I think we were 16 years old when our school organized a three or four days trip to Nice, around 1984. I don’t think I had ever been to South of France before.
We travelled in bus to reach the area. It took more than ten hours. By pairs, or even threesome, we would stay at families our schools director, M Cassart, knew, since he was born himself in Nice. I remember I stayed together with my good friend Gali at family Benhamou. They were living Gambetta Blvd.
We visited many places, ranging from the Chagall museum in Nice self, to the Oceanographic Museum of Monaco. And of course we went to Juan-les-Pins, see the Picasso Museum.
But the one place I’d remember forever would be Saint-Paul-de-Vance.
I remember it almost as if it happened yesterday. We were all walking along the busy streets, until we crossed a group of older men who were playing bowls. They were talking like you and me would, except for their marked South-French accents: Alors, tu pointes, ou tu tires? (Are you aiming or launching?).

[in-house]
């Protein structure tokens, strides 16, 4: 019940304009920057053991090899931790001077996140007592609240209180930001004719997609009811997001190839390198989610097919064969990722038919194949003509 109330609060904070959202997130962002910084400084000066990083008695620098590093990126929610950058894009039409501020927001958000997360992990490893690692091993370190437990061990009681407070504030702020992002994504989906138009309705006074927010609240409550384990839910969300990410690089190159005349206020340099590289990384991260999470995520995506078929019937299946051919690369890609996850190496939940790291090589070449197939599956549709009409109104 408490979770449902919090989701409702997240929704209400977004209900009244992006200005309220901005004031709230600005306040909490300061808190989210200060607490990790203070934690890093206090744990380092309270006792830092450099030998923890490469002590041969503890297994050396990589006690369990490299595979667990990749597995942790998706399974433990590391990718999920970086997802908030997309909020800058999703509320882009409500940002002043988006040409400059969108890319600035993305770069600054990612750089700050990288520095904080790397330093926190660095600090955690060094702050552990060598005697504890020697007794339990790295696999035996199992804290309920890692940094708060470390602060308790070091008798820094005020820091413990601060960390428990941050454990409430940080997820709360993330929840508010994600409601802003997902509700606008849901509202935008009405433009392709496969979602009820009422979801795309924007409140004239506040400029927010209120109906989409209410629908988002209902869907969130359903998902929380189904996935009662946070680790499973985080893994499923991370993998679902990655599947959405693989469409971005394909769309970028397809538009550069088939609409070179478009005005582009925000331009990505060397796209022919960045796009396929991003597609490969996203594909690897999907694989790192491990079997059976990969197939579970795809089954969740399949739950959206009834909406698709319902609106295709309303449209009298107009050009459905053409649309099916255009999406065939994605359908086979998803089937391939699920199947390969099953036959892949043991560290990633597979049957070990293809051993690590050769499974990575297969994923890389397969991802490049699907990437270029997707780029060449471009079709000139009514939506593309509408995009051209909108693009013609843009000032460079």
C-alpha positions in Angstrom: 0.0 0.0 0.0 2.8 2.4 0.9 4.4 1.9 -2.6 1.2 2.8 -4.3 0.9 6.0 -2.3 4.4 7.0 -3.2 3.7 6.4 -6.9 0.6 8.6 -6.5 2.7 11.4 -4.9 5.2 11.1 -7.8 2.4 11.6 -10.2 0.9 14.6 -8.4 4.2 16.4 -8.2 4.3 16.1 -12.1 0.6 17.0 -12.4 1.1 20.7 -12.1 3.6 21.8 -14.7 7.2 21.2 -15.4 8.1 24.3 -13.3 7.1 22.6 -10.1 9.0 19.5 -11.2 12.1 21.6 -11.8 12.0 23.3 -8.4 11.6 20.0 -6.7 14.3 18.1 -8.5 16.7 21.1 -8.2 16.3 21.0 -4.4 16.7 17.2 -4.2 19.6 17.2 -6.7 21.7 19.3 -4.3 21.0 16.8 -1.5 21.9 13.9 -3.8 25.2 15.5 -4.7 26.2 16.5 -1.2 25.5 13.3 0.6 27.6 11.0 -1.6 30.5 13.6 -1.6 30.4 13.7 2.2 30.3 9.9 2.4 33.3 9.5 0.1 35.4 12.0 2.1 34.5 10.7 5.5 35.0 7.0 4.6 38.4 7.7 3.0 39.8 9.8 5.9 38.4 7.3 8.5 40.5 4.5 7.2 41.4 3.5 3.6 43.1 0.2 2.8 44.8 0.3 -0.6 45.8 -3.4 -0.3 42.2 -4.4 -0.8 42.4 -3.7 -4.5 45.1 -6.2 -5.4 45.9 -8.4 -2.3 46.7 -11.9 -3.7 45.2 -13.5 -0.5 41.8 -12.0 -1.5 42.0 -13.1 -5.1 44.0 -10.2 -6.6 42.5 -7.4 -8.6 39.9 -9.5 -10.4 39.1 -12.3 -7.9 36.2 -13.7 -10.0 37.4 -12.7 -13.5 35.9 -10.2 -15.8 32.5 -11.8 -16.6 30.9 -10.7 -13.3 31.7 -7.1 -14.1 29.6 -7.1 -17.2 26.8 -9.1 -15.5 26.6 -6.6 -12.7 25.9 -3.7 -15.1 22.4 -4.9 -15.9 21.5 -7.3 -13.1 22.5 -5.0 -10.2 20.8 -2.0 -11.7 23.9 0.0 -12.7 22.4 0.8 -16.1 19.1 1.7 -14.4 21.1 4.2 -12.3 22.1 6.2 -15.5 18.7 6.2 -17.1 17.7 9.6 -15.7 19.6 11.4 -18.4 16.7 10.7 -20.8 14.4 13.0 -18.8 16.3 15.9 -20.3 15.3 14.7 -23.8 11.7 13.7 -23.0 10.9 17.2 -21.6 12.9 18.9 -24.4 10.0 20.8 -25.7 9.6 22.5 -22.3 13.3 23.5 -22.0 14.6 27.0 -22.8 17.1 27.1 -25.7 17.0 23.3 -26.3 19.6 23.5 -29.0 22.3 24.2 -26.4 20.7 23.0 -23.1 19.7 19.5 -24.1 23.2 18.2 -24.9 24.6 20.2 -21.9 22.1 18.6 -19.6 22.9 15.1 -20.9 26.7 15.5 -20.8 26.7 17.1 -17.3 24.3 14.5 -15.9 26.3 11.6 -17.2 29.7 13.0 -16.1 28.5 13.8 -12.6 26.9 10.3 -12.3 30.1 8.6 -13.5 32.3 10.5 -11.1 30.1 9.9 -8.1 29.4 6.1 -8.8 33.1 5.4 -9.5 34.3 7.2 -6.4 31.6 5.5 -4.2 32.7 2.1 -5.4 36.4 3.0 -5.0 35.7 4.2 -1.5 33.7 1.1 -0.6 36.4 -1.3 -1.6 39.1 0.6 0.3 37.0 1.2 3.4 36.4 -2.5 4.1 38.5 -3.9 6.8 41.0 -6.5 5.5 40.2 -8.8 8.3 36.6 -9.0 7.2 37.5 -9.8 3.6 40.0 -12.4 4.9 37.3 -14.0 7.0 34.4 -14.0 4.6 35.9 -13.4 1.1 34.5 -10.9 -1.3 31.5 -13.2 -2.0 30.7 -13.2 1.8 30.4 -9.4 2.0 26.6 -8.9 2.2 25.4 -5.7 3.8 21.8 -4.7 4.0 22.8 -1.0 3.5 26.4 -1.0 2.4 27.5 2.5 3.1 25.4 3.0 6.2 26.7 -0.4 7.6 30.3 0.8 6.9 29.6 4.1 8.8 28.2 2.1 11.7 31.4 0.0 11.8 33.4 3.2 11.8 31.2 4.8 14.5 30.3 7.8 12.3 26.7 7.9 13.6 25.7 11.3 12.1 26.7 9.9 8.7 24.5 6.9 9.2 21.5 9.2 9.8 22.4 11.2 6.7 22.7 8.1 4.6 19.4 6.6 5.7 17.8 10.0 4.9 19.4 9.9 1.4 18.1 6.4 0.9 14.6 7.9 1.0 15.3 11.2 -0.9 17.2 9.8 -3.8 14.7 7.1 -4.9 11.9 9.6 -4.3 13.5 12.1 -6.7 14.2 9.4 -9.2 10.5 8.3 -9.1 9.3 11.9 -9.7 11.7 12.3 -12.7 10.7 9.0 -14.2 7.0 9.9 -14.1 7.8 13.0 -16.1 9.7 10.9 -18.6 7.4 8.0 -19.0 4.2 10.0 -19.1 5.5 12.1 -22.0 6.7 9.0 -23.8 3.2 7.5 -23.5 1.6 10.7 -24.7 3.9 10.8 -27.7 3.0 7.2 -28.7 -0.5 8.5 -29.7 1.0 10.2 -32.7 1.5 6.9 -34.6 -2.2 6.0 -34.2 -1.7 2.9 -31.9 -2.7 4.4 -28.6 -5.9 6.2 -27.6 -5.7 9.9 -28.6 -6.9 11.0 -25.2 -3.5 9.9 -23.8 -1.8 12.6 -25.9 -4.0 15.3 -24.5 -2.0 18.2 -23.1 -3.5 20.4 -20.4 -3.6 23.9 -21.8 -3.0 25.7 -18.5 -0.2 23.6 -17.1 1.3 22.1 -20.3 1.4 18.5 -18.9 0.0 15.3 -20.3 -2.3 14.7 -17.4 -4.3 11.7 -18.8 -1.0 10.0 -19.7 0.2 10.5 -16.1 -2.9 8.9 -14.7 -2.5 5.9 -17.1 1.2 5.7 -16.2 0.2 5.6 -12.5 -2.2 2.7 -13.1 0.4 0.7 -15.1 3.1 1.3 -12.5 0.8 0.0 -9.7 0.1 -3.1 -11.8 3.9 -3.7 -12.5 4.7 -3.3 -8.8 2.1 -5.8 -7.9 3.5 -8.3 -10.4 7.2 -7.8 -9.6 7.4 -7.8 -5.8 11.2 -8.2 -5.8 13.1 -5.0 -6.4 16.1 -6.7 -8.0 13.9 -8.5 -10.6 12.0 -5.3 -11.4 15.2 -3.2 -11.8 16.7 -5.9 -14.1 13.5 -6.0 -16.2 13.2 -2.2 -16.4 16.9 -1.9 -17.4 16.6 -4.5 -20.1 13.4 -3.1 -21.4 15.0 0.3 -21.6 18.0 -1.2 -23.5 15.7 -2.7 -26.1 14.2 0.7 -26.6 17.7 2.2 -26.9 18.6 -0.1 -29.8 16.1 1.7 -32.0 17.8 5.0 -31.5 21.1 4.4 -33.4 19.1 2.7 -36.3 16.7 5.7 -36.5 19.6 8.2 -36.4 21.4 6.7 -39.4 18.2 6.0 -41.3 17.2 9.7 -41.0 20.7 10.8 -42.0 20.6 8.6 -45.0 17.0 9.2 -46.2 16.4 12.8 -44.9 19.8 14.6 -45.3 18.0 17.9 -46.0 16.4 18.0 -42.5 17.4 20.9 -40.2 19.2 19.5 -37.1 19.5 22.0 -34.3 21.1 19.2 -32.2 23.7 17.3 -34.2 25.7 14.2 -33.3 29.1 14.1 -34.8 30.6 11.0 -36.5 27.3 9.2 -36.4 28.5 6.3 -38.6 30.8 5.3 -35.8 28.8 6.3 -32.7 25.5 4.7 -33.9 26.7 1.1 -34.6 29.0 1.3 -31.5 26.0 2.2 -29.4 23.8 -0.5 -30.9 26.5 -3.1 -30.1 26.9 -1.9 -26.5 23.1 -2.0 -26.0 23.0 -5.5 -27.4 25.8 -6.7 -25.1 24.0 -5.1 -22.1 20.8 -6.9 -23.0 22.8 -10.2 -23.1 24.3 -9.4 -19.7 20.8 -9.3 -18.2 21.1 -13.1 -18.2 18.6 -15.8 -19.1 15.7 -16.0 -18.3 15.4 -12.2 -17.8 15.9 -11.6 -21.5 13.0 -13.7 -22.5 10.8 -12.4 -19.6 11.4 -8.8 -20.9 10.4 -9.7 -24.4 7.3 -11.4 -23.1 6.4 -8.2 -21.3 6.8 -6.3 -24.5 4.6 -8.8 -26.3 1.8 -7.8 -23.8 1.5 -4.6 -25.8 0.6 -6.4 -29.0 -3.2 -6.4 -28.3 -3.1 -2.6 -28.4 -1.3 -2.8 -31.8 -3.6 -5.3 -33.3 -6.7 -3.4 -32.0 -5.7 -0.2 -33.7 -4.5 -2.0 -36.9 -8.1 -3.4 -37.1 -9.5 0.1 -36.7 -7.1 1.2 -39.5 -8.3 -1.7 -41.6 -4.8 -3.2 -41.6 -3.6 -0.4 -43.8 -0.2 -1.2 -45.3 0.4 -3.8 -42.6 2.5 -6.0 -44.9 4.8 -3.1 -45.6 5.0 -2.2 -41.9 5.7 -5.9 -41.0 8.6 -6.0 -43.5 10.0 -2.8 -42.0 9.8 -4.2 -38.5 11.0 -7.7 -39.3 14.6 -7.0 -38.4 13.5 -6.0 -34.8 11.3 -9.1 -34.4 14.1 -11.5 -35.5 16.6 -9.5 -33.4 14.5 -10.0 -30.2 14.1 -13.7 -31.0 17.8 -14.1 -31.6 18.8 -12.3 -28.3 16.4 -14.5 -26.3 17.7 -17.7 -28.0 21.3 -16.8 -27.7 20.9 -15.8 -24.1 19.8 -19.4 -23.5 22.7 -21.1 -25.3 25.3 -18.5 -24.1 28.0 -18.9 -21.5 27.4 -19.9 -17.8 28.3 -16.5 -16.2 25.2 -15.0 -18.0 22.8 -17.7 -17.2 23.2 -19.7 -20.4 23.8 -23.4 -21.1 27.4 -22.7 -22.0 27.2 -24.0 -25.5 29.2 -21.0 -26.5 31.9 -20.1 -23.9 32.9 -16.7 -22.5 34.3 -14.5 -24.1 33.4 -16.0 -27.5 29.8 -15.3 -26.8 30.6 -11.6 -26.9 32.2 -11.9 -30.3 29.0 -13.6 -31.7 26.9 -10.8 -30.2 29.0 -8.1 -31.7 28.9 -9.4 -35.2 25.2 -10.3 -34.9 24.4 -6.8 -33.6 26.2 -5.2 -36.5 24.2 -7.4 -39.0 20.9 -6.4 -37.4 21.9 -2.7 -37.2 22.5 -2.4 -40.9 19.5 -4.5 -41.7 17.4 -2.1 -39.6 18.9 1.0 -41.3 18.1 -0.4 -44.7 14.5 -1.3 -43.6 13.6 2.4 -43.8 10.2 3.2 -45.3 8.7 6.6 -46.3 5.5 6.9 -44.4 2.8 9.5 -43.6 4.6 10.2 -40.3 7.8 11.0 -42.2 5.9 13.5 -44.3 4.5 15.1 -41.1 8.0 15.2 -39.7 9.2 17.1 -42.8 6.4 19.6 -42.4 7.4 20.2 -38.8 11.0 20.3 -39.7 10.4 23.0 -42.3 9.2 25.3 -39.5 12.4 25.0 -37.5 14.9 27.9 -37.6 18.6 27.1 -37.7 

It didn’t take long until we realized that one of the players was no-one else than international French movie star and crooner singer, Yves Montand.
The we wondered whether we’d be able to get an autograph, which for us young adolescents, would have been great. But nobody moved. Nobody dared to.
And I see myself again walking towards Montand. I was so afraid, but I had to try. When he saw me approaching, he stood up nicely and shook my hand like I was a buddy.
Then some of my classmates came around and I would be entitled to a picture taken with him.
It was one of those lifetime beautiful moments. And the suspense lasted at least one more week, until I got back to Brussels and could at last have my negative film stock (cameras weren’t digital in that time) processed. The shot was relatively successful!
I’ll never forget the gentleness of Yves. He was a simple man who lived an extraordinary life. And I certainly left him with far more than a picture. I didn’t know it yet, but when I felt the urge to go talk to him, it was kind of the first sign of me being drawn to movies. Only years later I realized that, to me, going to him meant going Home. Even if in that time, Home was still so far away.
‘Home’ is where our soul is.
Now watch this interview of Montand, who was lost when he started his career around 20 years old.